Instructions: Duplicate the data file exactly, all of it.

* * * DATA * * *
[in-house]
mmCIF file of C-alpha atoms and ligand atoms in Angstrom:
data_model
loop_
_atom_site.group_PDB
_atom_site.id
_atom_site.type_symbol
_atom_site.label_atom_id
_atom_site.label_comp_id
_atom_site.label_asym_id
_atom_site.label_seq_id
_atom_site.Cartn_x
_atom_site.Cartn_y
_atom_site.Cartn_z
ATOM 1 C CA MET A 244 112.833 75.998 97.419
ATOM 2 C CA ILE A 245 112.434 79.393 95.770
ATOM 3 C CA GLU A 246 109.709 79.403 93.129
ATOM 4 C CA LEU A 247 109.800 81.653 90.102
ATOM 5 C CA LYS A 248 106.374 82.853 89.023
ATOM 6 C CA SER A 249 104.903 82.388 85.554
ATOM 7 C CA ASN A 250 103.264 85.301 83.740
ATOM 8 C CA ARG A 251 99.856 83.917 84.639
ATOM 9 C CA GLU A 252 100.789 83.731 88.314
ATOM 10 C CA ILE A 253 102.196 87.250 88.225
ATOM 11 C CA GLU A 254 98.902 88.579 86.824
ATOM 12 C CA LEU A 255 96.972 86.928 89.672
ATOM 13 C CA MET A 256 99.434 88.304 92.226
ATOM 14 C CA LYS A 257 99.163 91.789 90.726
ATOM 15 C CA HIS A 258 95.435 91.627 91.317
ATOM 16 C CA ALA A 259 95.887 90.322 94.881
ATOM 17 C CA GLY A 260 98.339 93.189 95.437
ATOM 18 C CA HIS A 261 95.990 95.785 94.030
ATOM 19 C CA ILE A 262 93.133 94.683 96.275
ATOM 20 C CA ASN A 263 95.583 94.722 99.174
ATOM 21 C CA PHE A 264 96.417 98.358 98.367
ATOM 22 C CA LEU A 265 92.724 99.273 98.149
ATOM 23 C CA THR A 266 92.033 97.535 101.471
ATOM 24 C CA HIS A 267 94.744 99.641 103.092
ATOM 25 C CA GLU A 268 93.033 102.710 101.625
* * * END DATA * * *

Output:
[in-house]
mmCIF file of C-alpha atoms and ligand atoms in Angstrom:
data_model
loop_
_atom_site.group_PDB
_atom_site.id
_atom_site.type_symbol
_atom_site.label_atom_id
_atom_site.label_comp_id
_atom_site.label_asym_id
_atom_site.label_seq_id
_atom_site.Cartn_x
_atom_site.Cartn_y
_atom_site.Cartn_z
ATOM 1 C CA MET A 244 112.833 75.998 97.419
ATOM 2 C CA ILE A 245 112.434 79.393 95.770
ATOM 3 C CA GLU A 246 109.709 79.403 93.129
ATOM 4 C CA LEU A 247 109.800 81.653 90.102
ATOM 5 C CA LYS A 248 106.374 82.853 89.023
ATOM 6 C CA SER A 249 104.903 82.388 85.554
ATOM 7 C CA ASN A 250 103.264 85.301 83.740
ATOM 8 C CA ARG A 251 99.856 83.917 84.639
ATOM 9 C CA GLU A 252 100.789 83.731 88.314
ATOM 10 C CA ILE A 253 102.196 87.250 88.225
ATOM 11 C CA GLU A 254 98.902 88.579 86.824
ATOM 12 C CA LEU A 255 96.972 86.928 89.672
ATOM 13 C CA MET A 256 99.434 88.304 92.226
ATOM 14 C CA LYS A 257 99.163 91.789 90.726
ATOM 15 C CA HIS A 258 95.435 91.627 91.317
ATOM 16 C CA ALA A 259 95.887 90.322 94.881
ATOM 17 C CA GLY A 260 98.339 93.189 95.437
ATOM 18 C CA HIS A 261 95.990 95.785 94.030
ATOM 19 C CA ILE A 262 93.133 94.683 96.275
ATOM 20 C CA ASN A 263 95.583 94.722 99.174
ATOM 21 C CA PHE A 264 96.417 98.358 98.367
ATOM 22 C CA LEU A 265 92.724 99.273 98.149
ATOM 23 C CA THR A 266 92.033 97.535 101.471
ATOM 24 C CA HIS A 267 94.744 99.641 103.092
ATOM 25 C CA GLU A 268 93.033 102.710 101.625